Part of the neutrino mystery unlocked


Imagine that Ben Roethlisberger has just thrown a long bomb to Hines Ward, but sometime… Imagine that Ben Roethlisberger has just thrown a long bomb to Hines Ward, but sometime between when the ball left Ben’s hands to when Ward catches it, the football changed into a bowling ball?


Try to imagine instead thousands of infinitesimally small particles shot out of a “cannon” from Illinois to Minnesota and more than 130 scientists who are trying to “catch” them at the other end. The trip only takes a millisecond or two.

Maybe they should hire Hines Ward.

But recently, scientists at the Department of Energy’s National Accelerator Laboratory have come up with an immaculate reception of their own, and their success has helped the scientific community determine that the neutrino has mass.

The neutrino is a type of particle emission and wave that helps make up about half the known matter in the universe. Its mercurial properties are related to other small particles, and any information that scientists can get from the neutrino will help them understand more about the universe as a whole.

Donna Naples, an associate Professor at Pitt and one of the scientists involved in the study, said that neutrinos produced in the initial big bang reaction are still part of the background radiation in space.

“They were produced in the early part of the universe and they can help us to understand how it evolved,” Naples said.

She said that knowing more about neutrinos would understand how matter began to “clump” together, but unlike football players on a ball, these clumps would end up becoming what we know today as planets, stars and galaxies.

The experiment, known as the Main Injector Neutrino Oscillation Search experiment, attempted to corroborate a recent Japanese study by measuring the neutrinos when they arrived in Minnesota. The differences between the averages of the neutrinos would give the scientists involved an idea of a mass range, since it is impossible right now to determine a specific mass.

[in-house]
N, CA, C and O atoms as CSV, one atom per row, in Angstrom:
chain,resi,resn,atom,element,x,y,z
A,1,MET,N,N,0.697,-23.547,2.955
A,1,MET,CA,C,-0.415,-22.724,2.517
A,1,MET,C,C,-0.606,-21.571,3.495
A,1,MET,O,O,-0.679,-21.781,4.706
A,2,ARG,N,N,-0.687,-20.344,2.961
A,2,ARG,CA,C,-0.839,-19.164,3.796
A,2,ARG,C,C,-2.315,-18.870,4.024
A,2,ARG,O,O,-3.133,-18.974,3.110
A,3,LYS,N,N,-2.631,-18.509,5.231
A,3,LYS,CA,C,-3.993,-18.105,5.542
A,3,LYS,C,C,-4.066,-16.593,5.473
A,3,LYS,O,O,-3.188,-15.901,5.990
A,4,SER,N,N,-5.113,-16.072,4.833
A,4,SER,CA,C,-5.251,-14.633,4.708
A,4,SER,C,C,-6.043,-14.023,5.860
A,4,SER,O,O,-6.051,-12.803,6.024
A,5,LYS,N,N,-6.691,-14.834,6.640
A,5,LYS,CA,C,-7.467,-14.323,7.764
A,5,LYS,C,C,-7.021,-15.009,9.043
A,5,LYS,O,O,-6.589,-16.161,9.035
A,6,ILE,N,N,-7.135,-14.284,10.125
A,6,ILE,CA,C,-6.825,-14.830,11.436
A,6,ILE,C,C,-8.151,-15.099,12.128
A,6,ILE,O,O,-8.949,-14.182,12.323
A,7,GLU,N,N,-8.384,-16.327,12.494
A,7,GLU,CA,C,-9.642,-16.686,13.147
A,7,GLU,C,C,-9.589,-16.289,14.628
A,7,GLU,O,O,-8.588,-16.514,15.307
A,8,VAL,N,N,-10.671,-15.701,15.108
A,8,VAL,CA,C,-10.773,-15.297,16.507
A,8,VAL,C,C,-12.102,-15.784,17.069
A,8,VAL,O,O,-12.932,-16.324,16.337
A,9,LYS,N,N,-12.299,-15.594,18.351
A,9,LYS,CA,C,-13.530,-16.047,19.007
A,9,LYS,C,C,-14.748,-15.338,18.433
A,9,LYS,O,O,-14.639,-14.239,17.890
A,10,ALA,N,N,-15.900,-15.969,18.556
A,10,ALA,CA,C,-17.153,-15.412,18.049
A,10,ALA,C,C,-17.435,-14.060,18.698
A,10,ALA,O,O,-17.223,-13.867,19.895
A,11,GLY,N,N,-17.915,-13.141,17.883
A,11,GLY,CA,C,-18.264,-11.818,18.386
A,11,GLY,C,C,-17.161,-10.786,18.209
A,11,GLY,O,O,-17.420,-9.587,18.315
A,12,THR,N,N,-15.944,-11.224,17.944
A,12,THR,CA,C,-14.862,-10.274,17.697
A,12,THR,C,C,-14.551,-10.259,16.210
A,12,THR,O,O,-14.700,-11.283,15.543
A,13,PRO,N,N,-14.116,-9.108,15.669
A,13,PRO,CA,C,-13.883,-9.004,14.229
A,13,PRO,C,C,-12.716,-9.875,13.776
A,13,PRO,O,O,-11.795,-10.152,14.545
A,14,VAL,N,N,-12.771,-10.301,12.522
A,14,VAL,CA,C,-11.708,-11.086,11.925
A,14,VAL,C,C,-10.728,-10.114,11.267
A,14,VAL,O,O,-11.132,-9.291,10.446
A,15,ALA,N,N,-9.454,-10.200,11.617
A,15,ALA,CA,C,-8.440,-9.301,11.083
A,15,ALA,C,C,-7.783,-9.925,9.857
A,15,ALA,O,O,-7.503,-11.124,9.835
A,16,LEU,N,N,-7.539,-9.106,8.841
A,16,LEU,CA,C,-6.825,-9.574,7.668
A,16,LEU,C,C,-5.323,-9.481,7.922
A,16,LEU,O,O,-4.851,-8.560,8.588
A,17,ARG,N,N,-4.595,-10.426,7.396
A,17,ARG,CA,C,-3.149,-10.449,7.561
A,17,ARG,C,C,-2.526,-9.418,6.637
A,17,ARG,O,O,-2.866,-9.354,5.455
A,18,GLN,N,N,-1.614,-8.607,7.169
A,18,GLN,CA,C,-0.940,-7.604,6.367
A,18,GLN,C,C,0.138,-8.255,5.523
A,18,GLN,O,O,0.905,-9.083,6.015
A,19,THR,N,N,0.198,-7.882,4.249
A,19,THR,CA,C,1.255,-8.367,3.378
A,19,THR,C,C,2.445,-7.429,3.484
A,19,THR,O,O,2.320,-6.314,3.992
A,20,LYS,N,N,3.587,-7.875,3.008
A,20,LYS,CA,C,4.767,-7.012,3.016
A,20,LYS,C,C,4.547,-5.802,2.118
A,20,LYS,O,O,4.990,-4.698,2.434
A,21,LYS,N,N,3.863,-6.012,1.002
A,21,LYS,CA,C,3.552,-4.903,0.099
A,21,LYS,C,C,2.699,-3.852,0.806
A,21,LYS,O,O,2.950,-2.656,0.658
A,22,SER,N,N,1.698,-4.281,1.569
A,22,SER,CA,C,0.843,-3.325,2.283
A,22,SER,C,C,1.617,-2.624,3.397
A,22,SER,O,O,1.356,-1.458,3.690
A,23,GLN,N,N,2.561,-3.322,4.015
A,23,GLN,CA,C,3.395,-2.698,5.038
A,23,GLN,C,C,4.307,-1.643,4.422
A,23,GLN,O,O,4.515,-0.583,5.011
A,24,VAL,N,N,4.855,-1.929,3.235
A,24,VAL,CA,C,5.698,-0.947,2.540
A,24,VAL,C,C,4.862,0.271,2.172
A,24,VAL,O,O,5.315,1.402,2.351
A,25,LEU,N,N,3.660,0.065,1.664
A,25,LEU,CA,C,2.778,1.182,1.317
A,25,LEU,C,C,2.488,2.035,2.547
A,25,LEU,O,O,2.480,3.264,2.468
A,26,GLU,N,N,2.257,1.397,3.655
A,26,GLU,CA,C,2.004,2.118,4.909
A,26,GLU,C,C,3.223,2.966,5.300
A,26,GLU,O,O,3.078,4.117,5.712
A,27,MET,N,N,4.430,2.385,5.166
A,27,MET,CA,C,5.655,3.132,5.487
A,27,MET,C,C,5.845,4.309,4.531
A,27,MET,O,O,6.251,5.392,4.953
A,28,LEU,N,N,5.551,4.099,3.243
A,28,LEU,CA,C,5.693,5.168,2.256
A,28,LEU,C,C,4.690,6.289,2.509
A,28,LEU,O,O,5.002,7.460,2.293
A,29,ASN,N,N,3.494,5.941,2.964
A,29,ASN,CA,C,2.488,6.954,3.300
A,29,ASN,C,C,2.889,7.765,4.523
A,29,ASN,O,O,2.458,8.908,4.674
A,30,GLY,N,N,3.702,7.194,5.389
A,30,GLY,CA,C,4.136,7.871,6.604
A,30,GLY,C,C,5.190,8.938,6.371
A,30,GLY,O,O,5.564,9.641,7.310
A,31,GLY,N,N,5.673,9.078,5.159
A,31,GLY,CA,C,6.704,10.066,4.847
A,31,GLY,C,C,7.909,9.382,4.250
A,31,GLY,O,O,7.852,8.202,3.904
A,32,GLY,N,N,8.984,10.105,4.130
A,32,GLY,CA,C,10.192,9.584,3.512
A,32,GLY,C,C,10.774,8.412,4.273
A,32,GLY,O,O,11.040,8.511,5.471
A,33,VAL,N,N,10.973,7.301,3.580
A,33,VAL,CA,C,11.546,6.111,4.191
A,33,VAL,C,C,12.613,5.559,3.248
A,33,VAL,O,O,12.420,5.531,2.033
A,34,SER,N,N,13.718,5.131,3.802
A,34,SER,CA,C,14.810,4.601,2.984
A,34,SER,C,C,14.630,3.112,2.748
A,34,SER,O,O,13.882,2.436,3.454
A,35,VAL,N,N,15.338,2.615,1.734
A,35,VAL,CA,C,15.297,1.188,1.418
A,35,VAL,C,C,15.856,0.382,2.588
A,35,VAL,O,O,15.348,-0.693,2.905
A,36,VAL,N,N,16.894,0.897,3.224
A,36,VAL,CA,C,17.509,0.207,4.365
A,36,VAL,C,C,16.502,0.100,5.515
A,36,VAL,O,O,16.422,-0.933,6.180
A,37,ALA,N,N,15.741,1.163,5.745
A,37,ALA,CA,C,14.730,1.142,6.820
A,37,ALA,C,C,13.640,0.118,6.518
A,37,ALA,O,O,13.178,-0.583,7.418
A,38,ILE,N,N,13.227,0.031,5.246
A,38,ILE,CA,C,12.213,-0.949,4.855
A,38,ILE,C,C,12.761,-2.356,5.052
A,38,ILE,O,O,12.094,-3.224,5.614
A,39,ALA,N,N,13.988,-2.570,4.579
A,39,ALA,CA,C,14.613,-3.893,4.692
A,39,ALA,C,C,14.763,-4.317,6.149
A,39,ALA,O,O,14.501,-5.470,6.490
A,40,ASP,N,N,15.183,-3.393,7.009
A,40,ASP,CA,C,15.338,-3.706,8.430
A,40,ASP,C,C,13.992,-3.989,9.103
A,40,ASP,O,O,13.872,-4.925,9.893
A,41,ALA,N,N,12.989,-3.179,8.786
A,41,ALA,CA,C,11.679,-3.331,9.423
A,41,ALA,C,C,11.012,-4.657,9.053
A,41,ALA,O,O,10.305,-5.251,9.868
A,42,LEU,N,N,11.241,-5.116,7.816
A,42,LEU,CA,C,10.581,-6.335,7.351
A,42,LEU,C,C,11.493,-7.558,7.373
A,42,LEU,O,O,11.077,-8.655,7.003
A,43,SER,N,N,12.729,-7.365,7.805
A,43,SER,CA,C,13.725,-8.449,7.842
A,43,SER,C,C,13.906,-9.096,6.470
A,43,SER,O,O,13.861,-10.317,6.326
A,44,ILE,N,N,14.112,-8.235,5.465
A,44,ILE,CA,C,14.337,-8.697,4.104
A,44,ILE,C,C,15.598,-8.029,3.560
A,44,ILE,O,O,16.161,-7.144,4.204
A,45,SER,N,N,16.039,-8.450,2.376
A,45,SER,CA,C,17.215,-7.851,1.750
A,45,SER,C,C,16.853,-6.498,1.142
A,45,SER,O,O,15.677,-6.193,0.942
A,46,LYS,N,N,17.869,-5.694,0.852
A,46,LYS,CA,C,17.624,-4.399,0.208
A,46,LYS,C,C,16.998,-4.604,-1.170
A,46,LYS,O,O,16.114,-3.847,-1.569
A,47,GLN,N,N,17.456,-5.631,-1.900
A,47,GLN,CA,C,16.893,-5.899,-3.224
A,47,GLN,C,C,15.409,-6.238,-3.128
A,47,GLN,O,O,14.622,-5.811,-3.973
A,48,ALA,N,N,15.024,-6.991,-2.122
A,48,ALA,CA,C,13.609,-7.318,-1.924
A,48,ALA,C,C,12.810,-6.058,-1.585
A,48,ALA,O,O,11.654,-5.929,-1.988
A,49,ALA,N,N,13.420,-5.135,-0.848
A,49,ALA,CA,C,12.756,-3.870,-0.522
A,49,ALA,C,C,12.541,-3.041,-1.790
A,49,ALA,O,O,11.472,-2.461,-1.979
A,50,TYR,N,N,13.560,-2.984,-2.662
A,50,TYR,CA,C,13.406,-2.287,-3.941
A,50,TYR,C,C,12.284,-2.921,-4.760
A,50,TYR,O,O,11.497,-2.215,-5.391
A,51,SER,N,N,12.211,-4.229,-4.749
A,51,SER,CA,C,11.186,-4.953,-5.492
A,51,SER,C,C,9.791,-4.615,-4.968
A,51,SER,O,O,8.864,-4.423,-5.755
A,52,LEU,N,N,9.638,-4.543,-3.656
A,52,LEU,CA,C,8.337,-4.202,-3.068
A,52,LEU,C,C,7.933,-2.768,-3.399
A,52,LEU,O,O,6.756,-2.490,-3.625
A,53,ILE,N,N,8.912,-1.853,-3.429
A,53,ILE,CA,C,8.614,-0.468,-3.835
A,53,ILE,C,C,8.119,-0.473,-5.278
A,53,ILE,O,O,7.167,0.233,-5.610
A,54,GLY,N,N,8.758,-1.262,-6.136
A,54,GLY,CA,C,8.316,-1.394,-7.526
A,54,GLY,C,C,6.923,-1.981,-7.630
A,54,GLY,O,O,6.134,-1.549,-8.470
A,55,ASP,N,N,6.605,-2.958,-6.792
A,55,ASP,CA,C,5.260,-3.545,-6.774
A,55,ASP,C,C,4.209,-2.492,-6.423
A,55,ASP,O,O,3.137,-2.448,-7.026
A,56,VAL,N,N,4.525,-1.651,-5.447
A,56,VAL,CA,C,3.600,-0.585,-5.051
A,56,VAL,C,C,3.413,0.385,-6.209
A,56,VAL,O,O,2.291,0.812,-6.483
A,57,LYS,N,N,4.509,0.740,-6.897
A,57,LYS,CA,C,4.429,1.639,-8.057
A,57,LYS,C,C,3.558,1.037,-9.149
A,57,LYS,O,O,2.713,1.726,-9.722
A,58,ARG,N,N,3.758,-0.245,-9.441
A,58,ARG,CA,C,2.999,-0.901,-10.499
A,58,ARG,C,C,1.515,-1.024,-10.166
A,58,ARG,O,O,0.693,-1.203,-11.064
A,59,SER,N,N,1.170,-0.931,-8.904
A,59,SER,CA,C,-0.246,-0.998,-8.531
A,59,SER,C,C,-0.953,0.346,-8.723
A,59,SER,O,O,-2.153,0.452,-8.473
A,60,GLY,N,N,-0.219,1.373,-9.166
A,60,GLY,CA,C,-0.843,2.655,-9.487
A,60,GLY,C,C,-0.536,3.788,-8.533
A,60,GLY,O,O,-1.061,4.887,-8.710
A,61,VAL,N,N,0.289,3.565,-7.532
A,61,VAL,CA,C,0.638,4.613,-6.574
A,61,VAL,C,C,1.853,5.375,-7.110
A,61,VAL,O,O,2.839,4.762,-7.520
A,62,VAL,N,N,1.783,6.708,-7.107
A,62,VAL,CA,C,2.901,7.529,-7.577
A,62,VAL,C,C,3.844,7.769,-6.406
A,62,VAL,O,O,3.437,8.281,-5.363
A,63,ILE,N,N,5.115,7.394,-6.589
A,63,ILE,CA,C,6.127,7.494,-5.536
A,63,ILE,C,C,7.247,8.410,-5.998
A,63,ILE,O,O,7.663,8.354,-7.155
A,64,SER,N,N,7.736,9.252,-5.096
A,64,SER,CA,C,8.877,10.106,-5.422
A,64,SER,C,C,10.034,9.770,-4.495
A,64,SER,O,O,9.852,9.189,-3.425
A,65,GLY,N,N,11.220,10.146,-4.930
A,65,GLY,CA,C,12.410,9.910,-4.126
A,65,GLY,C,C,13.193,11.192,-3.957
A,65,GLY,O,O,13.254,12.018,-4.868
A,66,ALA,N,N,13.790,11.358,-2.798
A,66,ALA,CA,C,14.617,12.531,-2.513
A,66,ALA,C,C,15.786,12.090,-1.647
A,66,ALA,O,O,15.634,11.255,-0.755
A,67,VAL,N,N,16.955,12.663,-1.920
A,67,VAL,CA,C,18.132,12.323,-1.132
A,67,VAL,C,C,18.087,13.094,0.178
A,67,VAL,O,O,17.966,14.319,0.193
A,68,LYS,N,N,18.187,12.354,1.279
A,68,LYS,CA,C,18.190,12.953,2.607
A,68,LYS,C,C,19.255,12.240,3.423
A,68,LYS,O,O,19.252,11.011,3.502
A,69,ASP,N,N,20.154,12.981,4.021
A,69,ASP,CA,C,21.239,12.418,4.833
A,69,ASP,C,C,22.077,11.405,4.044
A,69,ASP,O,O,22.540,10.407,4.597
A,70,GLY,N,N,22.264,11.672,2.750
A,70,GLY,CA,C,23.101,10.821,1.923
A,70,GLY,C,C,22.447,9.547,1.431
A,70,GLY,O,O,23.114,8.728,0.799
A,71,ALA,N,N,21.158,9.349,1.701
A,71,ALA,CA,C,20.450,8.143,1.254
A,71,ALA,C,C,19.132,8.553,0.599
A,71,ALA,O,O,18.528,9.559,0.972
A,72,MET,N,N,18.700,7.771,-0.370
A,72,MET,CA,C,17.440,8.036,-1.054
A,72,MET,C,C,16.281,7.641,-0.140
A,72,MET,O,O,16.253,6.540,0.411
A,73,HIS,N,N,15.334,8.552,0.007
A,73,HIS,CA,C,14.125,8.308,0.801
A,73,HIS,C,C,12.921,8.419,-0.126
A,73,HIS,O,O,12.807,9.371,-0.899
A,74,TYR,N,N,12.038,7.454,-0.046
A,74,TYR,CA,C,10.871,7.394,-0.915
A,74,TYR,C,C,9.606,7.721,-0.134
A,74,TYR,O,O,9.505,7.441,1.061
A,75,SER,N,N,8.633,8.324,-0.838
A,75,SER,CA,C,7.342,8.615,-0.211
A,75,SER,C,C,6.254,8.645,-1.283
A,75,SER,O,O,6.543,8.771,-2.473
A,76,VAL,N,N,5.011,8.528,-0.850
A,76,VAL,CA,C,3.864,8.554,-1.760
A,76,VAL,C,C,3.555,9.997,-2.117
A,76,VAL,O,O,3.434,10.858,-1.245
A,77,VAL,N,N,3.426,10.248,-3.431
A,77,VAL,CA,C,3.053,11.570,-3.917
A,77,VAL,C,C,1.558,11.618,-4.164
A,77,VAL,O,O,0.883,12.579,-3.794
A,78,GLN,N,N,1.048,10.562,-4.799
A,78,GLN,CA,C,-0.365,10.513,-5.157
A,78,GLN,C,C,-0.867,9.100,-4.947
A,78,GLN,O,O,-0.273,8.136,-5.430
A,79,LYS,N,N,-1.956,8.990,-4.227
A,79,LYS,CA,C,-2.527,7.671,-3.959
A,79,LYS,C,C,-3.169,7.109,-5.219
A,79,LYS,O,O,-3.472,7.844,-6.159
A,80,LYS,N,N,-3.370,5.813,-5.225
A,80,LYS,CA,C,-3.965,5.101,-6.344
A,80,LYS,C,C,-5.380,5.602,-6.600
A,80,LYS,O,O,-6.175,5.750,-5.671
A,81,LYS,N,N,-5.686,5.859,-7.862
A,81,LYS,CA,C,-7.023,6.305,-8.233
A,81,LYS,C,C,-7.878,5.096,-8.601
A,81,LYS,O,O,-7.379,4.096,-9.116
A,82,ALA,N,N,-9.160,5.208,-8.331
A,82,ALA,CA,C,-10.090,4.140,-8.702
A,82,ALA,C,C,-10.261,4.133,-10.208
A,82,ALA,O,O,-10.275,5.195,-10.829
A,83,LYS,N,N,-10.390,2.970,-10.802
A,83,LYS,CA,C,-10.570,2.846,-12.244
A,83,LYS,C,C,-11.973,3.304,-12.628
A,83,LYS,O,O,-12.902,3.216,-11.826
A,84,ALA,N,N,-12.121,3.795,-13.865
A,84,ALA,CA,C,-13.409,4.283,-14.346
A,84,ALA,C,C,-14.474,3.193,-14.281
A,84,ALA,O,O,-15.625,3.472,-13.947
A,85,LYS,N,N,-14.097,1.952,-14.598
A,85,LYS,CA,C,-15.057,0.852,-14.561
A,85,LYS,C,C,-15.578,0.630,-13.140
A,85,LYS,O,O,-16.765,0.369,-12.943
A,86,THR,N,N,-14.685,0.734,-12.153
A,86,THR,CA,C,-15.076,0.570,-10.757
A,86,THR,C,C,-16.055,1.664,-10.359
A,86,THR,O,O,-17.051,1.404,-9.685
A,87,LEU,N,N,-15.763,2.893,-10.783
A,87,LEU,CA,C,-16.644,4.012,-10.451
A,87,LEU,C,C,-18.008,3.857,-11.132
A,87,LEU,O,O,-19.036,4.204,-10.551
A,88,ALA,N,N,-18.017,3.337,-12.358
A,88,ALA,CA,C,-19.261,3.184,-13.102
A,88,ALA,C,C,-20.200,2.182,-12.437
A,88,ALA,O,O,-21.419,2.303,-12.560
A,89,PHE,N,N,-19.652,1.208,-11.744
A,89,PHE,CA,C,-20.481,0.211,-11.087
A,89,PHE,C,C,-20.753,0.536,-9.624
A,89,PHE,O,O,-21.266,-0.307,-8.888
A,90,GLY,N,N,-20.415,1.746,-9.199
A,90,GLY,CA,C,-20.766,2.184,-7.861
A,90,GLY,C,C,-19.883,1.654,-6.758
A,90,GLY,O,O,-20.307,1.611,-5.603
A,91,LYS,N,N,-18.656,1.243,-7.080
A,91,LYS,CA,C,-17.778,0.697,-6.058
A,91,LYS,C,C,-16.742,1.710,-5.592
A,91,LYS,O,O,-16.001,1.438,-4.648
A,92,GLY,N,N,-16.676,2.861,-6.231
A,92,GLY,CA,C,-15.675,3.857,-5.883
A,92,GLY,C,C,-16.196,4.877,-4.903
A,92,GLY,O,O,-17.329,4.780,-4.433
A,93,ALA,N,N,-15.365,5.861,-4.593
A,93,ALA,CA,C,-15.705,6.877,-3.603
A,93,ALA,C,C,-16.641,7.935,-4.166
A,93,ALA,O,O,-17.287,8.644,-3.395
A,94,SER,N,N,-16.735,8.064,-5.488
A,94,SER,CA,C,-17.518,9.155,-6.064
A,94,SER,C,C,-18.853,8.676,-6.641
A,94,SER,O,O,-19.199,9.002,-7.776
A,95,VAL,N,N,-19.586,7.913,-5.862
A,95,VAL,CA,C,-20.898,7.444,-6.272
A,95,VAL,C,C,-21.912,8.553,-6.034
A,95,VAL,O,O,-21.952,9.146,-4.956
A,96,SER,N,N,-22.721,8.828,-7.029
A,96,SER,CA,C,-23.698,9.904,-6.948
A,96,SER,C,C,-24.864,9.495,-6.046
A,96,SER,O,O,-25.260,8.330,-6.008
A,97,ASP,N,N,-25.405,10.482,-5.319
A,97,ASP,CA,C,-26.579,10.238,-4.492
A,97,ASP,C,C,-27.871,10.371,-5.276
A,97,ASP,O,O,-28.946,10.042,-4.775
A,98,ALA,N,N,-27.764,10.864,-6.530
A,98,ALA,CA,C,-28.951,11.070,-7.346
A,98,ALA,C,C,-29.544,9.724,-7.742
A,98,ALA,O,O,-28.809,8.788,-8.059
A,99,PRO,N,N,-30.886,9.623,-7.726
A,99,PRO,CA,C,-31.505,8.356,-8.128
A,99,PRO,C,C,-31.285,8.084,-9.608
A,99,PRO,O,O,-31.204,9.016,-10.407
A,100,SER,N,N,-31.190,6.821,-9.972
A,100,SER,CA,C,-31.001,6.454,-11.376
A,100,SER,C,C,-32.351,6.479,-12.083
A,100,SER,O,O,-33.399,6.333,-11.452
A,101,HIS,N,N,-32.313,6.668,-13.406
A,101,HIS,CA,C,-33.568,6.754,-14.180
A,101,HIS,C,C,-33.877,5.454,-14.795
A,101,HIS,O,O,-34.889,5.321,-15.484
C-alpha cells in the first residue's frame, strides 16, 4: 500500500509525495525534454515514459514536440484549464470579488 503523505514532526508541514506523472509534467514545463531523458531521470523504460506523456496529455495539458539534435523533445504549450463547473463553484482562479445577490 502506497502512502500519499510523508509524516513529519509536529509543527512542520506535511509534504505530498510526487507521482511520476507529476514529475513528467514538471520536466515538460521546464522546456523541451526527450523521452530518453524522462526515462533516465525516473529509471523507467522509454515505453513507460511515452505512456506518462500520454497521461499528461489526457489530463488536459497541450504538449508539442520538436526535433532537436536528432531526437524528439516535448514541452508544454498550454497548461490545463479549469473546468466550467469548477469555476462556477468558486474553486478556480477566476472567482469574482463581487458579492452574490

Scientists, engineers, and others from over 32 institutions and six countries participated in the experiment, according to a University press release.

A knowledge of neutrinos would have a wide-ranging impact on the ability of scientists to observe astronomical phenomena as well. Since neutrinos barely react to matter at all, they are usually unchanged by what they pass through.

For example, a supernova releases 100 times more neutrinos than photons, but while light reaching earth and our telescopes has been changed by the space and matter it has passed through, a neutrino, which travels almost as fast as light, has not.

So much for hang time.

The experiment, though, was very much a team effort, with each of the scientists involved contributing their research, equipment and time to help the overall effort. For example, there were two detectors and the beam itself. Naples helped design the machine that would measure the fluctuation properties of the particles as they were launched out of the beam.

Neutrinos don’t just occur in stars and exist in background radiation, they are also generated by nuclear decay, such as from inside the earth and from atomic bombs.

“You put it all together and everything has to work,” Naples said.

But is this the big victory they were looking for? Naples admitted that in terms of understanding particles, they were still in the pre-season.

“This is just one more piece in the puzzle,” Naples said.

She added that despite what many people hope for from the future, knowing more about neutrinos won’t give us hover-cars or jetpacks.

“There is no gadget you can build,” Naples said.

Which is probably a good thing, since it is hard to run a bowling ball in for a touchdown.